Magazine article The Wilson Quarterly

Women in Science

Magazine article The Wilson Quarterly

Women in Science

Article excerpt

"Parity as a Goal Sparks Bitter Battle" by Constance Holden, in Science (July 21, 2000), American Assn. for the Advancement of Science, 1200 New York Ave., N.W., Washington, D.C. 20005.

Though more and more women have opted for scientific careers in recent decades, they still constitute less than one-fourth of America's 3.3 million scientists and engineers. In physics and engineering, two of the most "hard-core" fields, the proportion is even smaller. Is this really a problem?

Many people committed to the advancement of women in science--including the members of a recent congressionally mandated commission--answer yes. Women are not inherently less capable than men in these fields, they argue, so if America wants to make use of its best scientific minds, it must not neglect the female ones. But lately, reports Holden, a Science staff writer, some dissenting scholars have risen to argue that the relative paucity of women in those fields is mainly a reflection of natural male-female differences, and that efforts to fix this non-problem could have unfortunate consequences.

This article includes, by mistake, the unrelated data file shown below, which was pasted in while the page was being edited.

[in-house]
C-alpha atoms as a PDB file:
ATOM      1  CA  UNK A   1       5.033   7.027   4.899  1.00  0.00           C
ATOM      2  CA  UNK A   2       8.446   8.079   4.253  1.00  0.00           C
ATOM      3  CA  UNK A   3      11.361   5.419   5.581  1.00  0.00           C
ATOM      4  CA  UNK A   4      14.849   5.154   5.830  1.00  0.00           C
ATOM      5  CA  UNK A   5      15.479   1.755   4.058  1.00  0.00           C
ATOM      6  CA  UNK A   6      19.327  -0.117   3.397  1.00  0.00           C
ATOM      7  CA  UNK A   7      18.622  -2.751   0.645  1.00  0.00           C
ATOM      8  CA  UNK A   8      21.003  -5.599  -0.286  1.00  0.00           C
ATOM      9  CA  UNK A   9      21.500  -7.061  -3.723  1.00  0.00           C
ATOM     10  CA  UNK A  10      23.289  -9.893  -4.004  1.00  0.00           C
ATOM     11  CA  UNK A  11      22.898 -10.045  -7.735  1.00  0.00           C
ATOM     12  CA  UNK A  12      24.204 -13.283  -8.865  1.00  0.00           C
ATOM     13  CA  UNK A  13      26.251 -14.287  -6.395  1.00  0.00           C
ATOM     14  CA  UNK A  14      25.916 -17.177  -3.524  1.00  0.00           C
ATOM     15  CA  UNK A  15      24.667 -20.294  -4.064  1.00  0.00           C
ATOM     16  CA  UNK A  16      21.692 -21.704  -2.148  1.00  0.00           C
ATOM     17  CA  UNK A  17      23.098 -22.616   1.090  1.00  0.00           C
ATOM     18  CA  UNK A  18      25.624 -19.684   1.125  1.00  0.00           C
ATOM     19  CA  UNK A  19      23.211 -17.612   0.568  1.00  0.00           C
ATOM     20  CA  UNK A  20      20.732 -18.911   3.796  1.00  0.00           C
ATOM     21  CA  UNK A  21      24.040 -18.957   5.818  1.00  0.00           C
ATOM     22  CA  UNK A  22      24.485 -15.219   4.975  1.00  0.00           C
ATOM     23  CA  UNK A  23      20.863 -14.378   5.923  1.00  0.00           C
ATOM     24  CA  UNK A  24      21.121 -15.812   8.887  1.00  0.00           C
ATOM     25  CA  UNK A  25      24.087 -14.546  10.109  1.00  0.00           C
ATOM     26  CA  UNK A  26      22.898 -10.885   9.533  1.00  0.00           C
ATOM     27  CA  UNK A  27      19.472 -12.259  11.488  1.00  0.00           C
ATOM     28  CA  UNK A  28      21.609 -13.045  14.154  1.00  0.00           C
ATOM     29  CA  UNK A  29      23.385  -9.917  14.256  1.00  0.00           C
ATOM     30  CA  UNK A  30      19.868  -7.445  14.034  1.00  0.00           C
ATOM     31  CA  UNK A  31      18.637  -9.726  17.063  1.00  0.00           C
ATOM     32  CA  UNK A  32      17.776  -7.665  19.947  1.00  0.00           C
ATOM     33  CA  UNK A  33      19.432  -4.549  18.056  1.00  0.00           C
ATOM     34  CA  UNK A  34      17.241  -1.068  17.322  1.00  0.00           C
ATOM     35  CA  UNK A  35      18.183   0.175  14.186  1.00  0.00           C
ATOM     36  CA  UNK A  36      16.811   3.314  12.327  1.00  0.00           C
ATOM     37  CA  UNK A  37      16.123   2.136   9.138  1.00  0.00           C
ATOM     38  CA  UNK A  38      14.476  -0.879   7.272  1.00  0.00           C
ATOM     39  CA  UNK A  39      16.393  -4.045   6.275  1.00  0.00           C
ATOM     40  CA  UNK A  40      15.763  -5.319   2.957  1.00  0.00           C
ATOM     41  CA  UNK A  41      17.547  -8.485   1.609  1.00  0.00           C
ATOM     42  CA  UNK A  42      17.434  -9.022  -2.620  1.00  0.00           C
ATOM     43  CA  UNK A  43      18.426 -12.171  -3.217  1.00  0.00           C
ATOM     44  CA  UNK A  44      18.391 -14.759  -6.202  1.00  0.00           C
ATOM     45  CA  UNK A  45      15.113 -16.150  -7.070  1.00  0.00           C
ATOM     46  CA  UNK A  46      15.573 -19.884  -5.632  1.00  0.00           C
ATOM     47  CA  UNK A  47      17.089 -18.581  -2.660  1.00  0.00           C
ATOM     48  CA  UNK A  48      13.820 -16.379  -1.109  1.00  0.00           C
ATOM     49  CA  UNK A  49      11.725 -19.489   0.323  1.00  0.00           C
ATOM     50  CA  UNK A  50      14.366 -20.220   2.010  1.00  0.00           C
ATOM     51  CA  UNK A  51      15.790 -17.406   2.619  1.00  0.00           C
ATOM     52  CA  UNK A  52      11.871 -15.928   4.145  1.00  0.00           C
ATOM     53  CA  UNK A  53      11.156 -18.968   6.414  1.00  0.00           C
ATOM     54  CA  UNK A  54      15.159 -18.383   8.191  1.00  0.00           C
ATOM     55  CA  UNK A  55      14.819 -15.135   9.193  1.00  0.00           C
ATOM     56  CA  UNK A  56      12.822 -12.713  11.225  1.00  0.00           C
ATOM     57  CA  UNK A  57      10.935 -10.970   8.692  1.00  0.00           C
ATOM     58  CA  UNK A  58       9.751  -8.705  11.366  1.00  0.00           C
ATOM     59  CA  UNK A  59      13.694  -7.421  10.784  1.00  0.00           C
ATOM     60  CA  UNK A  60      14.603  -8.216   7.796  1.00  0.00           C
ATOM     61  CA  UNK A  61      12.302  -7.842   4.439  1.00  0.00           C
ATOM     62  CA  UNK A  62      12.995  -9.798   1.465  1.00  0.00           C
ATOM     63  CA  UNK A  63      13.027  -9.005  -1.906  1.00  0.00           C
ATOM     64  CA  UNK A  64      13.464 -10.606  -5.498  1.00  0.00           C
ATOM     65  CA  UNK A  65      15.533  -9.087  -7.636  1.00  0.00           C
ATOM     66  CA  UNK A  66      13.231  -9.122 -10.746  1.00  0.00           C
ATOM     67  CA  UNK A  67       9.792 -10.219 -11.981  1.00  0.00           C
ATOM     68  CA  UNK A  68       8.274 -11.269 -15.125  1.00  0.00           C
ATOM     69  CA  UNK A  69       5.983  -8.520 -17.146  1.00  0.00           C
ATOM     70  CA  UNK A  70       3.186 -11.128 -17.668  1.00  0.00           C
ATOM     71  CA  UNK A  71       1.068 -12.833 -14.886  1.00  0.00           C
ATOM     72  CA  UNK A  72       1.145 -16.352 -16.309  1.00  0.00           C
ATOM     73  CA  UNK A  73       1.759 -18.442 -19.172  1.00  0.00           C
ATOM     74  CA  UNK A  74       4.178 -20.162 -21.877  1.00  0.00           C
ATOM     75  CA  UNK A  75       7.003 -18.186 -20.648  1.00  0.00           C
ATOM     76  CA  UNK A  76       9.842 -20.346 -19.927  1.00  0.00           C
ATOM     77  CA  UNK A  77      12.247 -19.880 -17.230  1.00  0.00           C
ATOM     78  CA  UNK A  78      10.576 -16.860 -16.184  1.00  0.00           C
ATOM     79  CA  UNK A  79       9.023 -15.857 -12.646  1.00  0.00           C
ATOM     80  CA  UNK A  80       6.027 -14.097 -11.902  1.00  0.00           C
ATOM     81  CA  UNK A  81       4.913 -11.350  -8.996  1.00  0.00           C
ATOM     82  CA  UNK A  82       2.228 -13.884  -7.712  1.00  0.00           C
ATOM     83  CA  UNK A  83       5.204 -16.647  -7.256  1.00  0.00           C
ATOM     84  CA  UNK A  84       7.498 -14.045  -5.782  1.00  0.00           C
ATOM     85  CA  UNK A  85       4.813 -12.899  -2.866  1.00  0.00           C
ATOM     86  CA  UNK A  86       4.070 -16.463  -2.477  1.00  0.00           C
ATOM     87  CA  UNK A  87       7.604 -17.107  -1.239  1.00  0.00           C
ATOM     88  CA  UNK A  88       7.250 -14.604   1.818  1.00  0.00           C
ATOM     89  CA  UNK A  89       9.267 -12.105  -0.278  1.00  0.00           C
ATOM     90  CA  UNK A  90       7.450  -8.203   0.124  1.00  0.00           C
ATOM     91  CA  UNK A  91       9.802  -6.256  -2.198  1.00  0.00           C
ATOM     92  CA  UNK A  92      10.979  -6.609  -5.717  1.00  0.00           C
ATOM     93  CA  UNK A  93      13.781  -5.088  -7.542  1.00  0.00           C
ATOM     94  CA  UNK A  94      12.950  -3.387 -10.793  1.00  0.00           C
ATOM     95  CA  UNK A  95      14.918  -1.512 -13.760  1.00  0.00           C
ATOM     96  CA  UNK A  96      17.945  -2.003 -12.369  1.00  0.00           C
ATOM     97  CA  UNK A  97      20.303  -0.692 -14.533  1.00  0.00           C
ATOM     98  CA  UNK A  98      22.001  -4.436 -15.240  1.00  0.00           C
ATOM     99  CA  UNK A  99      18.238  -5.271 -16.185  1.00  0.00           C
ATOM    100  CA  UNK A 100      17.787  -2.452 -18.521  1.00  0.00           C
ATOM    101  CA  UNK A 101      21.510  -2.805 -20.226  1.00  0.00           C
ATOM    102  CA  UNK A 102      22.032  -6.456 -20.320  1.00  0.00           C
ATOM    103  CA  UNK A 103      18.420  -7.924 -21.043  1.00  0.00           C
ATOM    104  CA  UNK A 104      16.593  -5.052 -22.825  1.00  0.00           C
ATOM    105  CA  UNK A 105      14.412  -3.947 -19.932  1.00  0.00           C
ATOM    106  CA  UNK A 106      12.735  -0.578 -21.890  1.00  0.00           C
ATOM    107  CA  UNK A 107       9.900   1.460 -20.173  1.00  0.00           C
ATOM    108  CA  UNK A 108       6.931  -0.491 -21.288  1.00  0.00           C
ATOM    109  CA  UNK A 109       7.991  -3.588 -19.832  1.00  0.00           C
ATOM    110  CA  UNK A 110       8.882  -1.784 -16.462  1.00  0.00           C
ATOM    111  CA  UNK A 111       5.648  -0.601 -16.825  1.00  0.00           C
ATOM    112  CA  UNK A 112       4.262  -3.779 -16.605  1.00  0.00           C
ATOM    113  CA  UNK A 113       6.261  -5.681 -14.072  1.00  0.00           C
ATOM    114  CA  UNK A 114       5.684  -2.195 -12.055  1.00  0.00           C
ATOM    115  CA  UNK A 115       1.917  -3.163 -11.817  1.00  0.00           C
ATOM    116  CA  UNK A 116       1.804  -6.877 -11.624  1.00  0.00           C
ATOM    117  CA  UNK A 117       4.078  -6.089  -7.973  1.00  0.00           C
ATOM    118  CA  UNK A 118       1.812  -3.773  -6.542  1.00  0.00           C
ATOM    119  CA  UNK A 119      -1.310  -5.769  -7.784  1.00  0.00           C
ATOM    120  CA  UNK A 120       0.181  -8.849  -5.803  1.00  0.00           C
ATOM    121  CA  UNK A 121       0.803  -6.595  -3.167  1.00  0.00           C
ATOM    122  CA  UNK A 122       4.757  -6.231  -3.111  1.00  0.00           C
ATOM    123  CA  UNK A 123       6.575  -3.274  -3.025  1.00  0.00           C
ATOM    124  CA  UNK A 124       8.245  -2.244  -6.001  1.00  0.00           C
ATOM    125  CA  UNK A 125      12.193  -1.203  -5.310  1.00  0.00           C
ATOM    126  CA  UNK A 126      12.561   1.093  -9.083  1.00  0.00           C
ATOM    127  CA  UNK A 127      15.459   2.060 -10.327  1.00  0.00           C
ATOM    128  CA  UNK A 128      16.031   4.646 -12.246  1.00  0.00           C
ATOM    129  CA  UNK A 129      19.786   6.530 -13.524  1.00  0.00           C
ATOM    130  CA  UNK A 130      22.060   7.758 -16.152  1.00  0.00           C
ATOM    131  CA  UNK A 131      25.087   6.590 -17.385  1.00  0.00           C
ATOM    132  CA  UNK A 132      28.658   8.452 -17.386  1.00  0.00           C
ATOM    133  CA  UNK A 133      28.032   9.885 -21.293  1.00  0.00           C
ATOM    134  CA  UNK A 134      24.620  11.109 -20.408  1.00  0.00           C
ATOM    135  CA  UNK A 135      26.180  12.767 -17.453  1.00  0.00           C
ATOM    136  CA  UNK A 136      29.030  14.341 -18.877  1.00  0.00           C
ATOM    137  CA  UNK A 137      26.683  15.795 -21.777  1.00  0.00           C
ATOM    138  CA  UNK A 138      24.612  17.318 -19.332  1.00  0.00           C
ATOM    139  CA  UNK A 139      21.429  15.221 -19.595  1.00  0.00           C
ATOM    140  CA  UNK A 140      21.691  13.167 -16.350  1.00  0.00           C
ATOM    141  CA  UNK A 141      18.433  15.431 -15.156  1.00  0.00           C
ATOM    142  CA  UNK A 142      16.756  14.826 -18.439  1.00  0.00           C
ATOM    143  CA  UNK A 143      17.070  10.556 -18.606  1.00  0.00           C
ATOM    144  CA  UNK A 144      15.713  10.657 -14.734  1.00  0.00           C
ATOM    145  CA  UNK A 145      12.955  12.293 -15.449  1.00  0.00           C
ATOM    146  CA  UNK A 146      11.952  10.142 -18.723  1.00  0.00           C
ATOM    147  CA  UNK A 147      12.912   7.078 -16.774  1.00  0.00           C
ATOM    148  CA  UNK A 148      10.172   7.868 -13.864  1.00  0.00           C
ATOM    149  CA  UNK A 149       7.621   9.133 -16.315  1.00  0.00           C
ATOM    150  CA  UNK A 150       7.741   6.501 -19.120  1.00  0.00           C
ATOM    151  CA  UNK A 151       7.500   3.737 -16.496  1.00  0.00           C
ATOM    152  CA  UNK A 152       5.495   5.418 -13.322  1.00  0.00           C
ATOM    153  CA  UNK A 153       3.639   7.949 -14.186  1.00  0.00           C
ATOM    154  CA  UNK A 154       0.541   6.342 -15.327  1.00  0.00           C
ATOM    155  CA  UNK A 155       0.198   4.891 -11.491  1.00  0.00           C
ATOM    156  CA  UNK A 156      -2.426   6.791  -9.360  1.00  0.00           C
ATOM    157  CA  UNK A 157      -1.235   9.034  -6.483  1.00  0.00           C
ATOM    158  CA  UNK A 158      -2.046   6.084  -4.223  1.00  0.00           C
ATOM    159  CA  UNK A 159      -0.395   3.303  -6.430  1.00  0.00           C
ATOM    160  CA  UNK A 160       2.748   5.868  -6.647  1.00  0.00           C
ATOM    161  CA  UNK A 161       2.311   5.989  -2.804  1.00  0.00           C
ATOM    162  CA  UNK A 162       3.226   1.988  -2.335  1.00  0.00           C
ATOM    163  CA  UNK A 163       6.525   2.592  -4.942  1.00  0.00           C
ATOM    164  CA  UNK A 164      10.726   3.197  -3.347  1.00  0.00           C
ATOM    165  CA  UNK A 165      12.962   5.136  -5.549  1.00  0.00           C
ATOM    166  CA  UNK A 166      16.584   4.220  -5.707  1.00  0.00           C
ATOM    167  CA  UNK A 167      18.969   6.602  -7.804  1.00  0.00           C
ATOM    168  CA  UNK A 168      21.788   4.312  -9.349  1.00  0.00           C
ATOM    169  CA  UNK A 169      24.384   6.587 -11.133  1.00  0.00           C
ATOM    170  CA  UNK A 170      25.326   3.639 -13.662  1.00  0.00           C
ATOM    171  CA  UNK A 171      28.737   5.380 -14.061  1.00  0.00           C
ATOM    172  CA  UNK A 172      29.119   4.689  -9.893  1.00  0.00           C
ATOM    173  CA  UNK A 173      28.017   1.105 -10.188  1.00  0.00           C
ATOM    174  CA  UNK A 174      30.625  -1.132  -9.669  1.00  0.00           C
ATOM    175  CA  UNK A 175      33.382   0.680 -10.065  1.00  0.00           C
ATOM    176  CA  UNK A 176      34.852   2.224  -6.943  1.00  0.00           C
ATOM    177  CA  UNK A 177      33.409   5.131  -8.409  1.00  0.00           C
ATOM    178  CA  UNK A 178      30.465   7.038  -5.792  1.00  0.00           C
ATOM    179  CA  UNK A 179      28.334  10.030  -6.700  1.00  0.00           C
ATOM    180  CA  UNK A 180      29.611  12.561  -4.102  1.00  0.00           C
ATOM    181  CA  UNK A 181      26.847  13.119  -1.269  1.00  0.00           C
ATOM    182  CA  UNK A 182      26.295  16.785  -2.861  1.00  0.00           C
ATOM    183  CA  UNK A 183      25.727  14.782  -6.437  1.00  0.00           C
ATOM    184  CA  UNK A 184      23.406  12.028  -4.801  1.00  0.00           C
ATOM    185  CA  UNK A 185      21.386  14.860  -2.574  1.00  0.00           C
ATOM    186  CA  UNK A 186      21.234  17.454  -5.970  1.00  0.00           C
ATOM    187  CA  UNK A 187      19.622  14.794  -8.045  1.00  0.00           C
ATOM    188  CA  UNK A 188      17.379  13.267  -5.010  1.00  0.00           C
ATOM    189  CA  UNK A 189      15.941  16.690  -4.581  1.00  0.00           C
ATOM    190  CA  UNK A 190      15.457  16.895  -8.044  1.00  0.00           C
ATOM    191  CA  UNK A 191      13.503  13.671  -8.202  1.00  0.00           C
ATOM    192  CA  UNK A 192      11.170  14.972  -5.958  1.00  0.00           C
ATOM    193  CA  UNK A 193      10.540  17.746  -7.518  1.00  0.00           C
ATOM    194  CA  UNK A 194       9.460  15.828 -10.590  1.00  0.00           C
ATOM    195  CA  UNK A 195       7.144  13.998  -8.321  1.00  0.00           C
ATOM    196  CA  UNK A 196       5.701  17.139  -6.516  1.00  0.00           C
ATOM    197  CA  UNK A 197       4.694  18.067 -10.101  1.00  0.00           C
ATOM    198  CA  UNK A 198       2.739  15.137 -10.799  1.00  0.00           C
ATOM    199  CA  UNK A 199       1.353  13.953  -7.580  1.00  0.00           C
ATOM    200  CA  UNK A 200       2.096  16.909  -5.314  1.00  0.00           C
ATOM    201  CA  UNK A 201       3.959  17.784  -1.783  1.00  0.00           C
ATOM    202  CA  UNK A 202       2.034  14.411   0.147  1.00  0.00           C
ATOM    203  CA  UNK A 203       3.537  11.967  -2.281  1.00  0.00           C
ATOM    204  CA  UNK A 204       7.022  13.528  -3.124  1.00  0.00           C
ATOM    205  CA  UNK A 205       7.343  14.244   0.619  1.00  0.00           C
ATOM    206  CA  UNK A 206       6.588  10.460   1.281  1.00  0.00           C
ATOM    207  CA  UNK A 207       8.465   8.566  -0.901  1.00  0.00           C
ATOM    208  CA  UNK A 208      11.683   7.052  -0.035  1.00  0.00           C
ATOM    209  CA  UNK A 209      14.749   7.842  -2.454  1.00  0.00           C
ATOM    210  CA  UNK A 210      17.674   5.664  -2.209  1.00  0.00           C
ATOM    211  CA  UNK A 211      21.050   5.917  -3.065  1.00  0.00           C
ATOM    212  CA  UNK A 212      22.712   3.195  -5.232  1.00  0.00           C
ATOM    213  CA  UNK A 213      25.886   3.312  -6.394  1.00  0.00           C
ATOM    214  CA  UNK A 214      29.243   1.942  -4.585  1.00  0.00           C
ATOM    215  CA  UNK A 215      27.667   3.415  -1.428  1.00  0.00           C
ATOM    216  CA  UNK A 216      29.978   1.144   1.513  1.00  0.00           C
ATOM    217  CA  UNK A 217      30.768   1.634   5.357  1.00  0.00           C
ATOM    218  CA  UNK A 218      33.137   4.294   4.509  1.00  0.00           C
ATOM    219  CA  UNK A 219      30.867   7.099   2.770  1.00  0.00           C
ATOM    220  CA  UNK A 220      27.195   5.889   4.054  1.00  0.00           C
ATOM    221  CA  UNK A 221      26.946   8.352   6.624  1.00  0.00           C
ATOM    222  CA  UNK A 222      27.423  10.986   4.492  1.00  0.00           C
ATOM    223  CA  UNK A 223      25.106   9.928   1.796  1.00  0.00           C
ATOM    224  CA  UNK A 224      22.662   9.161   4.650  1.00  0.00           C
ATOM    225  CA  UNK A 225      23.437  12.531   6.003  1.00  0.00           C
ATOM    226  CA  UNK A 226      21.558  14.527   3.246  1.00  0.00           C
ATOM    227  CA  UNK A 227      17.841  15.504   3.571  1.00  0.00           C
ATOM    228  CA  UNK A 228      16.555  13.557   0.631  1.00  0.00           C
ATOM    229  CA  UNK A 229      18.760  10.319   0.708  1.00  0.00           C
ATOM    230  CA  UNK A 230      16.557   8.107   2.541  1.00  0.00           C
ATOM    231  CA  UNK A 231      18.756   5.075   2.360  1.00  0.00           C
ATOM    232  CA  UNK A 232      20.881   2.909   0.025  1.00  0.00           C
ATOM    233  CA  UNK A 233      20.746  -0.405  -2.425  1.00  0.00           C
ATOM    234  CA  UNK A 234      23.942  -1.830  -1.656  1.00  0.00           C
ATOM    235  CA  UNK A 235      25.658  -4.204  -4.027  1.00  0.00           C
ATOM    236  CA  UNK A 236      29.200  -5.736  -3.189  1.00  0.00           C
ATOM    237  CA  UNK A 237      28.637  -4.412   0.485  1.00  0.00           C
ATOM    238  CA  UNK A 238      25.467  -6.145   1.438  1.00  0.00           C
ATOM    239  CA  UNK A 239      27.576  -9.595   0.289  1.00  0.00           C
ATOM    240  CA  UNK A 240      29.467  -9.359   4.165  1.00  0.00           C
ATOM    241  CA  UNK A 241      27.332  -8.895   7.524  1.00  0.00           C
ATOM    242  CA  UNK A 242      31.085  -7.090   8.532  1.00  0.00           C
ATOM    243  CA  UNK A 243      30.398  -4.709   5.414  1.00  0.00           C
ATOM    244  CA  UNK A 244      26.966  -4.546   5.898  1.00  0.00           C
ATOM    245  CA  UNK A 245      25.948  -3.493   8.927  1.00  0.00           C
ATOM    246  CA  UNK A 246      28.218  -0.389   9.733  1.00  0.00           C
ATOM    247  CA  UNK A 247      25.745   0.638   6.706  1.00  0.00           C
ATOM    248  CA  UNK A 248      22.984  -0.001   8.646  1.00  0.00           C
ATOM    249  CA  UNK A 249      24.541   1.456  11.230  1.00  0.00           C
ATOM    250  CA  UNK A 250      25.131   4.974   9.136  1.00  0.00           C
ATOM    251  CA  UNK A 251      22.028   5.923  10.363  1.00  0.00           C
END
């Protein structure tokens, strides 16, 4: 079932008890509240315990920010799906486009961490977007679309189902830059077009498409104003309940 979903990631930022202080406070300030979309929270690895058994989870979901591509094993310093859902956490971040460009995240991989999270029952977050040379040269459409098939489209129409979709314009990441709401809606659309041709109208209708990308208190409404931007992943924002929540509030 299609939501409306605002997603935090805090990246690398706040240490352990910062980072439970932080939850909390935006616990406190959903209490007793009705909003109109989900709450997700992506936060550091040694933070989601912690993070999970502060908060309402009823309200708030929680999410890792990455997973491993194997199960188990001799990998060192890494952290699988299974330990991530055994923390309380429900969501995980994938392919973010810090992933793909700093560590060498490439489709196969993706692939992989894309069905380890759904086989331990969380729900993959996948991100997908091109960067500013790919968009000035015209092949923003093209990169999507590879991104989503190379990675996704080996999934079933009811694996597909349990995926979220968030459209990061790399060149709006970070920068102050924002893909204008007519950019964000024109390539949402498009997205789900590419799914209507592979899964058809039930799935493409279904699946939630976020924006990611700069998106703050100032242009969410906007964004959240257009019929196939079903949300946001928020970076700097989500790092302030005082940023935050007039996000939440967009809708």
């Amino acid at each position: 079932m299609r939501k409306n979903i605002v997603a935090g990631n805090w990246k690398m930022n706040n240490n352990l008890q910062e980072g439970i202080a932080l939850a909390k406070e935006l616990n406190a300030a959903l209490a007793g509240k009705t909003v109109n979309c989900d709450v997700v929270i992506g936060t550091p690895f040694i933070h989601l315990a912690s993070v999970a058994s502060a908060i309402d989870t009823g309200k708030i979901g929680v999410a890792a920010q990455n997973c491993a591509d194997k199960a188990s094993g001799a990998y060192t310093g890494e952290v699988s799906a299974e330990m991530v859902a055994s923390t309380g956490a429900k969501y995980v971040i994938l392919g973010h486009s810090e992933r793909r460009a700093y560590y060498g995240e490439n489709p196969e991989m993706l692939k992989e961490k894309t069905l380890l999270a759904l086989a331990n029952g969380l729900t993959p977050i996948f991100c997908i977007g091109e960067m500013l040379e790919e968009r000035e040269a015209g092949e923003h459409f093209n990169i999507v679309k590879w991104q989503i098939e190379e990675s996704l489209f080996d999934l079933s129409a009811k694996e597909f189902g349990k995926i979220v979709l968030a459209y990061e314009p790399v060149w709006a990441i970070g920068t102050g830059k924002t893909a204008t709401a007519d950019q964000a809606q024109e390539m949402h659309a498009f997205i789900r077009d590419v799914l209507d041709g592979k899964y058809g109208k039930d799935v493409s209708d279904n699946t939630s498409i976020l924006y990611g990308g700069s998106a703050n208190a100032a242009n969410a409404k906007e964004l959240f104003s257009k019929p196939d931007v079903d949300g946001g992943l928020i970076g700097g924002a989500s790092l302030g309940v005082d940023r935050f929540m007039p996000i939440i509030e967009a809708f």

"The pursuit of sex [parity] in the sciences has turned into an evangelical mission that threatens to undermine science itself," discouraging vigorous exploration of "the reasons for gender differences," contends Judith Kleinfeld, a psychologist at the University of Alaska, Fairbanks.

To Patti Hausman, an independent social scientist who spoke at a women-in-science symposium at the Georgia Institute of Technology in Atlanta last April, the reason more women don't go into engineering is obvious: "Because they don't want to. …

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